A recent increase in English-language publications should render Etruscans much more accessible to—and dare we hope, respected by —Anglophone scholars and students. This much-anticipated reference work, long in preparation, has been preceded by later projects, each aimed at a slightly different readership. The Etruscan World (J.M. Turfa ed., Routledge, 2013)1 is meant to cover major topics for students and laymen as well as archaeologists. A Companion to the Etruscans (eds. Sinclair Bell and Alexandra A. Carpino, Wiley Blackwell, 2016) really is a companion, offering additional background and analysis of key issues. The peoples of ancient Italy (eds. Gary D. Farney and Guy J. Bradley, DeGruyter, 2018) surveys the diverse cultures (full disclosure: I wrote the chapter on “The Etruscans”). For those willing to read Italian, fine coverage may be found in the late Giovannangelo Camporeale’s Gli Etruschi (3rd ed., Torino: UTET, 2011) and Gilda Bartoloni’s Introduzione all’Etruscologia (Milan: Hoepli, 2011). All these and Naso’s Etruscology meld archaeological evidence with that of Classical literature, the only way to achieve a balanced image of the Etruscans, absent their own literature. The example was set by Sybille Haynes’s Etruscan Civilization (Getty, 2000), still the best (and safest) general book for students and laymen. All descend from Massimo Pallottino’s Etruscologia, originally published in 1942, and still reprinted (Hoepli, 2016).
Study of the Etruscans has grown quite sophisticated; Naso’s compendium features 90 chapters by 74 authors, mostly senior scholars. Eighteen authors have written two or more chapters; a few also wrote for Companion (six) or Etruscan World (nine), each offering a different aspect of their signature topic, or a different topic entirely. The text is aimed at Etruscan scholars and classicists, but will be useful to historians and art historians on post-graduate and professional levels. There is much material to engage lay readers and undergraduate students but they will find many chapters challenging due to the terminology of Italic archaeology, which is often not defined.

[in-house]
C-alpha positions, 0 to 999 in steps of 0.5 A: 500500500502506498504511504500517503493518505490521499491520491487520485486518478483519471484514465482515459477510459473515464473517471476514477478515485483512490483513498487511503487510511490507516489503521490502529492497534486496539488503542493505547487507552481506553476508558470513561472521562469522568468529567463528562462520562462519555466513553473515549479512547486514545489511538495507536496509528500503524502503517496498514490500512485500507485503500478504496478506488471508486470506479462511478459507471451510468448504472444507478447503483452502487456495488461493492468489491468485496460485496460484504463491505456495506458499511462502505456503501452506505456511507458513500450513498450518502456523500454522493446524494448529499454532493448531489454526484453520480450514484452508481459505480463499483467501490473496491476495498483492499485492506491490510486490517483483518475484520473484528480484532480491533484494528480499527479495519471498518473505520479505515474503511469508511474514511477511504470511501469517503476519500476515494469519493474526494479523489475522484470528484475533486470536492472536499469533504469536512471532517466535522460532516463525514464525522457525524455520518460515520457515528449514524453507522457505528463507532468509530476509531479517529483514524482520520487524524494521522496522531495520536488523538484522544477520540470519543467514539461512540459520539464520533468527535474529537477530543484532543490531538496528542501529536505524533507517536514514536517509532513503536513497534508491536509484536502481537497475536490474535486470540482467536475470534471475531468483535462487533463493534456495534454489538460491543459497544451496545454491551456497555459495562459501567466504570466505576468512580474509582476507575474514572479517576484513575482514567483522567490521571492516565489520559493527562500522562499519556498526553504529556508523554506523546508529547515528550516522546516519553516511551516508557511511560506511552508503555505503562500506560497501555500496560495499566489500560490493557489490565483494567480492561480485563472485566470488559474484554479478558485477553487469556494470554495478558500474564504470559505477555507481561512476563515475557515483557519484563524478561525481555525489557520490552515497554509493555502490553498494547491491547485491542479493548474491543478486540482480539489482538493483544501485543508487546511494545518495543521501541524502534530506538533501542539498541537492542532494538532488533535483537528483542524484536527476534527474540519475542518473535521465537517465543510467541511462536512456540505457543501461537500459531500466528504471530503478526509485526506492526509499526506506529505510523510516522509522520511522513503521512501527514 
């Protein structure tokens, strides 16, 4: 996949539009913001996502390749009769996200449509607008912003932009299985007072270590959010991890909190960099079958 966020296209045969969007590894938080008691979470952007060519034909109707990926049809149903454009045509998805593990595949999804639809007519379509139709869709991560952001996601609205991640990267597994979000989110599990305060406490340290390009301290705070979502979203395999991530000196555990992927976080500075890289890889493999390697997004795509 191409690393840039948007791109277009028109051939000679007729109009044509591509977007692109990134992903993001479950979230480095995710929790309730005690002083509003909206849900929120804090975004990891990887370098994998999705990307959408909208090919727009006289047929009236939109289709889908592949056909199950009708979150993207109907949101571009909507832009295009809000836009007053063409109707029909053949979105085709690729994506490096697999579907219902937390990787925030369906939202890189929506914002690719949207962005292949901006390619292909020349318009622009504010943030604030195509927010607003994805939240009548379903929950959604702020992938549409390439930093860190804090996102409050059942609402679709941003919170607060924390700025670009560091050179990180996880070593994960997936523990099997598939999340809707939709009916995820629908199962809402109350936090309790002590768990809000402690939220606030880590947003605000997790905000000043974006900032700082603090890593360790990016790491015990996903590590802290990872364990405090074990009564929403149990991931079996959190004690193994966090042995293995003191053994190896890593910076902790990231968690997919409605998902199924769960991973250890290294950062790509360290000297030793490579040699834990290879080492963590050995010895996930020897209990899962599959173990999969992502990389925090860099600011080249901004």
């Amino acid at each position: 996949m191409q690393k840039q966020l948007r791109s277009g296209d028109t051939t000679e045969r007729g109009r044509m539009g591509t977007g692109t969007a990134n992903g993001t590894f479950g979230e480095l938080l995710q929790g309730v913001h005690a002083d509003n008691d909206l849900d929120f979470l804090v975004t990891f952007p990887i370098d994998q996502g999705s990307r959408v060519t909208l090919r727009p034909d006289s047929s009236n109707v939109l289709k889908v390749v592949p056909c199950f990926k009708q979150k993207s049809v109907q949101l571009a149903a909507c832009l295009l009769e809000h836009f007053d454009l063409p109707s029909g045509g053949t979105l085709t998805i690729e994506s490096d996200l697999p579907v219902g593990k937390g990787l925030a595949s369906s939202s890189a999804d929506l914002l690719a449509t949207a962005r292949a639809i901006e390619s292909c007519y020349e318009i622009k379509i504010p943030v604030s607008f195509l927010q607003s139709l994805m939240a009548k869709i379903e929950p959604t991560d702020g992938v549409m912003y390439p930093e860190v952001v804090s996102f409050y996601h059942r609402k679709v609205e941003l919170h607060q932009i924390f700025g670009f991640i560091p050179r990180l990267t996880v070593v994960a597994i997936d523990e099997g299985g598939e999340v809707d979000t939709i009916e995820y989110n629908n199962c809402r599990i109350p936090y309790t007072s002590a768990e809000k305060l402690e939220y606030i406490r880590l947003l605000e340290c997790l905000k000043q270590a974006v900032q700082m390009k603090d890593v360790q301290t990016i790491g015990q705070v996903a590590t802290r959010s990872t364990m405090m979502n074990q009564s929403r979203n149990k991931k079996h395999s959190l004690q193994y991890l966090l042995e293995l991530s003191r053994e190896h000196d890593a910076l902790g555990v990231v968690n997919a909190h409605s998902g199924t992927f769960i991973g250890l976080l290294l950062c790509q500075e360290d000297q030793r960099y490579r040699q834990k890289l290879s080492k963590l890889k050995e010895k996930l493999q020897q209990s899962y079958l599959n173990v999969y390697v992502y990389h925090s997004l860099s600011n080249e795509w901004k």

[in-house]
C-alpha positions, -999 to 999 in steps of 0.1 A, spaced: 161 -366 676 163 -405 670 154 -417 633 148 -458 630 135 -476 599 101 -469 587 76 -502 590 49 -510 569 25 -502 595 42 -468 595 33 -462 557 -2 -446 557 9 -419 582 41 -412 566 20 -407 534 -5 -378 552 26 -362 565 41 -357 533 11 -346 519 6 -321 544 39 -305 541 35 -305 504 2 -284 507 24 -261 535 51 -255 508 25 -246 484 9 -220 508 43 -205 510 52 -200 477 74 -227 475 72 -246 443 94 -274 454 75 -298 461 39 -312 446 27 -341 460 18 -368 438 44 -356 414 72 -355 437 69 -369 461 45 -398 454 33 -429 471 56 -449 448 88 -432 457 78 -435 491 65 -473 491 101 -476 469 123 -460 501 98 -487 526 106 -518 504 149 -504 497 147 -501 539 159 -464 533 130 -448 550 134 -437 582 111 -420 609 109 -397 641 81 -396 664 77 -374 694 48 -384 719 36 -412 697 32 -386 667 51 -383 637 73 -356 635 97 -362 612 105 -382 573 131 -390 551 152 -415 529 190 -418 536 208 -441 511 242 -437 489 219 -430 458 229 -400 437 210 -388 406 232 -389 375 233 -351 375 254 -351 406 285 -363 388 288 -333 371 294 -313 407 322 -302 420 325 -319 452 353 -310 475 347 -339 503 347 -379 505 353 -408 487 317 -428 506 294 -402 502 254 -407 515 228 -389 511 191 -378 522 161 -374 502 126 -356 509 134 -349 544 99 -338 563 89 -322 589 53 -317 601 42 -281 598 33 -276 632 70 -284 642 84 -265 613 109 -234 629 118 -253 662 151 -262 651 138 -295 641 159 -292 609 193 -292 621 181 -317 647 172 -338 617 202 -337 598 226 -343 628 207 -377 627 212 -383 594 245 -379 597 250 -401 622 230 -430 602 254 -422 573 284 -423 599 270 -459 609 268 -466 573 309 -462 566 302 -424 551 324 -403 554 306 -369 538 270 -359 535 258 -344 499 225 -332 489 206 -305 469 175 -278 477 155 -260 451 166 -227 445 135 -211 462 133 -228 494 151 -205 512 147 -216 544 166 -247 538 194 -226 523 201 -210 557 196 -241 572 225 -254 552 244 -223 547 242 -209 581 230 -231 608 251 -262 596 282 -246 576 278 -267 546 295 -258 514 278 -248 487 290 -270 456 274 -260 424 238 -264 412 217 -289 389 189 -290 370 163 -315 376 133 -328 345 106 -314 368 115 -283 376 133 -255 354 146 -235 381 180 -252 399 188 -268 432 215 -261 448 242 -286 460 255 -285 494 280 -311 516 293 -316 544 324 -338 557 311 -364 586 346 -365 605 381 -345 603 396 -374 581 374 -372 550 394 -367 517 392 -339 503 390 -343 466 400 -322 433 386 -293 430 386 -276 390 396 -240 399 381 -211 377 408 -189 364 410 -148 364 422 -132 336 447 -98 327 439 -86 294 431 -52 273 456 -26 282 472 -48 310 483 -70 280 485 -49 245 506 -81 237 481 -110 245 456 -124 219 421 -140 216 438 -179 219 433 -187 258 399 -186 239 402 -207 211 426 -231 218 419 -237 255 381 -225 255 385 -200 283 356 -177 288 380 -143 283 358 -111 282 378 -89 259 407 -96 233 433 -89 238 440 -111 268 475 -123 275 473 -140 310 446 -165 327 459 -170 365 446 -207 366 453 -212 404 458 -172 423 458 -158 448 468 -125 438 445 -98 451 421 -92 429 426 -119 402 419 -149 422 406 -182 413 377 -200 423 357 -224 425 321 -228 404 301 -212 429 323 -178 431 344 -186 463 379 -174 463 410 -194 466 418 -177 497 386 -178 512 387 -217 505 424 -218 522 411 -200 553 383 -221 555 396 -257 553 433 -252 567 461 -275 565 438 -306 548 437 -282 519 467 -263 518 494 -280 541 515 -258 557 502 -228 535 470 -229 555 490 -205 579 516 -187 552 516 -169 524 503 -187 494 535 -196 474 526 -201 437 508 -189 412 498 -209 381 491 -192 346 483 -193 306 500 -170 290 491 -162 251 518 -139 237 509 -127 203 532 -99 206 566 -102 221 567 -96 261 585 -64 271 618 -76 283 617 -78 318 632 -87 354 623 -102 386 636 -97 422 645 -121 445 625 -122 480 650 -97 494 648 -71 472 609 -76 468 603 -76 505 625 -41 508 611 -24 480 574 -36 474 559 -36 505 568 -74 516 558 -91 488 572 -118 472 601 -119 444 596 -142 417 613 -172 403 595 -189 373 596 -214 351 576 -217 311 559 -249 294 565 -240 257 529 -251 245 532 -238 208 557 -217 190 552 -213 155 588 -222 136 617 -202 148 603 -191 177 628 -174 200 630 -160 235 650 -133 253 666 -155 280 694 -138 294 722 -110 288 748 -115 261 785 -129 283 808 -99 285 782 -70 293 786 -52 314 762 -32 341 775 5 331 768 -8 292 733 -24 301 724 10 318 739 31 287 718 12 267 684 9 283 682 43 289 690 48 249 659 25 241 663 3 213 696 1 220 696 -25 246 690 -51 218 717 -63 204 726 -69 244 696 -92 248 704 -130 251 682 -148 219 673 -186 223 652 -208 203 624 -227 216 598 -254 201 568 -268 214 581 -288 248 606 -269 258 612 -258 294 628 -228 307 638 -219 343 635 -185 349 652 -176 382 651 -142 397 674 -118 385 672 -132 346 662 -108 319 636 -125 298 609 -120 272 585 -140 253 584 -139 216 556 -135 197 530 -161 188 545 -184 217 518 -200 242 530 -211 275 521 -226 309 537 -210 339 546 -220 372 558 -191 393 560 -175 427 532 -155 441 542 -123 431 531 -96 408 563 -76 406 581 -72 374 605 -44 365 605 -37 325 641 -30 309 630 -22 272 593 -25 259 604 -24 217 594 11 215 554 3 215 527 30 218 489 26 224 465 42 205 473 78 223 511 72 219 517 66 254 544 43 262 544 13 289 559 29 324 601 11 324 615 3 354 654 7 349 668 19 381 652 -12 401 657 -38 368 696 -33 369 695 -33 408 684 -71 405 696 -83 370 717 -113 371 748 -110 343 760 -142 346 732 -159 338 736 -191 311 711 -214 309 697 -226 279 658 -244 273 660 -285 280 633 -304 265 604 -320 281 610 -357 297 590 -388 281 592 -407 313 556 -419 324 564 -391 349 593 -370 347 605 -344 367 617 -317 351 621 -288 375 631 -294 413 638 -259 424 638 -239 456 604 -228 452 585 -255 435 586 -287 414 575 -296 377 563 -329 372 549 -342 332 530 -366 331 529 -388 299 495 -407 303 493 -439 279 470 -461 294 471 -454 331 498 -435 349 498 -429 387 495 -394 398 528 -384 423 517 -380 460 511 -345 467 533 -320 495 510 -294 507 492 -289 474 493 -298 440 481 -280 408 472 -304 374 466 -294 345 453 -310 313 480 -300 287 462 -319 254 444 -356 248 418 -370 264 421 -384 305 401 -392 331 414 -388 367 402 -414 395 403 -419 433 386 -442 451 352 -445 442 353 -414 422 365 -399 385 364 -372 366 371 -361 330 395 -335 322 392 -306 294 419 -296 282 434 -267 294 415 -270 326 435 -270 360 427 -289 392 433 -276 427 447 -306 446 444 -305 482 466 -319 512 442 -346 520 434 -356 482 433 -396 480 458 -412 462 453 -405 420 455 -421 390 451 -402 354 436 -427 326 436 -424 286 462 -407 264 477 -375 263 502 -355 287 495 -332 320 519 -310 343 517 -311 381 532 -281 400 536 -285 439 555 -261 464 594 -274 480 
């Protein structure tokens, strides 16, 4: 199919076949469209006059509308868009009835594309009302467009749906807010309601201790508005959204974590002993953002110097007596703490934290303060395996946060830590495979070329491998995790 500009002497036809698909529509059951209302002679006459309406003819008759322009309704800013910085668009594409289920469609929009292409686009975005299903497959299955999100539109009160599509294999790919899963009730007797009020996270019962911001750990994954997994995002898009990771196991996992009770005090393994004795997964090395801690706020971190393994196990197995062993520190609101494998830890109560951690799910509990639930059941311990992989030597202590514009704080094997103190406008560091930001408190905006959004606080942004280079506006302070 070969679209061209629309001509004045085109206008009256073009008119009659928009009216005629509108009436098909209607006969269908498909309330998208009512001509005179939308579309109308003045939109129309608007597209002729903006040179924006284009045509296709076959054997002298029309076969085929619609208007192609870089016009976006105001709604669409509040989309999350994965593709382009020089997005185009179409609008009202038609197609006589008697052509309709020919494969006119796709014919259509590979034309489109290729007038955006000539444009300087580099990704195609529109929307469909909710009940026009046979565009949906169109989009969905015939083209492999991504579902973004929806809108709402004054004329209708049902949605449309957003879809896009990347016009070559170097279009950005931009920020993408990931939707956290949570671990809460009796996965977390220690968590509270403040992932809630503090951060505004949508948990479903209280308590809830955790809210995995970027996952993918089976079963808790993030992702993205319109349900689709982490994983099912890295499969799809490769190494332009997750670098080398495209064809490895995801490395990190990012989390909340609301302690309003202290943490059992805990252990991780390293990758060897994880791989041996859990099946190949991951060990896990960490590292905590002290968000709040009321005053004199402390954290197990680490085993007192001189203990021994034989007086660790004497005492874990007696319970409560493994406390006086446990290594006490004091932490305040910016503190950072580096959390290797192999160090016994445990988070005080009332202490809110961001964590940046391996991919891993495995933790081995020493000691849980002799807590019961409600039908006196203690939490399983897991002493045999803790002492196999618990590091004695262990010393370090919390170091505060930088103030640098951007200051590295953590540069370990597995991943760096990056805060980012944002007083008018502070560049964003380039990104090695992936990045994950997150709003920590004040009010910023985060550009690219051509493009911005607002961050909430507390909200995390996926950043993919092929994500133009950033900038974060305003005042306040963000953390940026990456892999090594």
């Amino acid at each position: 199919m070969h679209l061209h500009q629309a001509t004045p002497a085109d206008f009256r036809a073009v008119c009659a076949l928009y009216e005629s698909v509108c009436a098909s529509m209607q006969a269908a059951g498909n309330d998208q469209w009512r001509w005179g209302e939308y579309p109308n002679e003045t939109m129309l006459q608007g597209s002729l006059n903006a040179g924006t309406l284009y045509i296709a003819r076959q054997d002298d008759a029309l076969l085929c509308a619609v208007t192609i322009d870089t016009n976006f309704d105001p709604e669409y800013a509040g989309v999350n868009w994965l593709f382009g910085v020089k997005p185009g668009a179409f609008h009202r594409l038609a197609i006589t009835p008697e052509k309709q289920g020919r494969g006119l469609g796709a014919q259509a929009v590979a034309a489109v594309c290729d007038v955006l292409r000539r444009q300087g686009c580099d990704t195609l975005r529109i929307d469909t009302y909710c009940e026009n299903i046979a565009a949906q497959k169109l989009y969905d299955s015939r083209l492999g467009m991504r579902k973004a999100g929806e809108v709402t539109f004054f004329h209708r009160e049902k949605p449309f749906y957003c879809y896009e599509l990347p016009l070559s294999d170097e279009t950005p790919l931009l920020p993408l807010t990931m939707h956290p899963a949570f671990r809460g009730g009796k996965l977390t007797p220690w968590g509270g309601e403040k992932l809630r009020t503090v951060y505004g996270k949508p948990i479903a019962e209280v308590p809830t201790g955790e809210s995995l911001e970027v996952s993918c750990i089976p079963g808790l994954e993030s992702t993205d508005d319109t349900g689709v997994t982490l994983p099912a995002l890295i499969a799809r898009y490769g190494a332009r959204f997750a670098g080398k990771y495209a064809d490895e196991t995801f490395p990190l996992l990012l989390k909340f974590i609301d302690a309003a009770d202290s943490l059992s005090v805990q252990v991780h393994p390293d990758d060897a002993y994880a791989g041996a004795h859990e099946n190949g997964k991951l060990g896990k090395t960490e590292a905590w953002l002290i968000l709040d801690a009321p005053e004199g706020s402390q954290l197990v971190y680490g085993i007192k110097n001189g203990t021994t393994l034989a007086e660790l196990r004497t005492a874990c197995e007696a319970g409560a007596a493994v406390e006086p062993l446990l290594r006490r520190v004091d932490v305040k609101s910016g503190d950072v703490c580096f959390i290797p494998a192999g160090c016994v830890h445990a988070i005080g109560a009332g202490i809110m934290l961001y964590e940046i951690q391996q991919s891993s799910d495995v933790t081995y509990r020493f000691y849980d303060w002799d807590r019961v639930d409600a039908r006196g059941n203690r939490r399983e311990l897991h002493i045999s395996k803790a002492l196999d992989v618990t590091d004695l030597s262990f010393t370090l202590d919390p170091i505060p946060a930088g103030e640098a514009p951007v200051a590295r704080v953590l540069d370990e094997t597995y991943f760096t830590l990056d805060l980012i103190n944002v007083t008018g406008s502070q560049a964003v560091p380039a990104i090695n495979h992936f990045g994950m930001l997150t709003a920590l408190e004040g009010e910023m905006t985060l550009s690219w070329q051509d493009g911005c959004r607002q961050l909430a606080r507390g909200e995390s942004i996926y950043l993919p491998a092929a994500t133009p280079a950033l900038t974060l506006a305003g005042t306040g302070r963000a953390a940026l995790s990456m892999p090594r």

Volume 1 (31 chapters, 534 pages) surveys history of the discipline, methods and major fields of enquiry, ranging from the origins issue through DNA, language, trade, politics, society, sports, warfare, seafaring, metallurgy, coinage, weights and measures, music and textiles/clothing.
Volume 2 (58 chapters, 1307 pages) begins with historical topics (urbanization, Near Eastern influences, hellenization, romanization and the Etruscan legacy). The remainder reiterates a set of topics according to each historical period: Early Iron Age (10th century–730 BCE); Orientalizing (730-580 BCE); Archaic and Classical (580-450 BCE); Late Classical and Hellenistic (450-250 BCE); “Etruria and Rome” (250-89 BCE). Within each period are discussions of art, handicrafts (note the differentiation), society, ritual and cults, economy and “external relationships.” Analytical discussion and new evidence seem more abundant for the early periods. Final sections describe “Topography of Etruria” and “Etruscans beyond Etruria” (Italy, Europe, Mediterranean basin). Readers often need to consult multiple chapters for a given topic, place or phenomenon, but will likely find new or different insights this way.
Indices record literary references and inscriptions (pp. 1769-1782), geographical and personal names (pp. 1783-1822), and authors’ emails (pp. 1761-1766).
Giuseppe Della Fina’s “History of Etruscology” (pp. 53-67) is an elegant, erudite survey “told within the broader framework of the history of archaeology and – even more broadly – of culture” (p. 53).
Many chapters emphasize interpretations that would have been impossible in past decades, viewing the Etruscans as a whole people, not the aliens caricatured in surviving literature. Their cosmopolitan character is revealed in complex social organization, in readiness to embrace and build upon foreign technology, and in remnants of complex belief systems demonstrating study of other cultures (Greek, Anatolian, Levantine, Mesopotamian).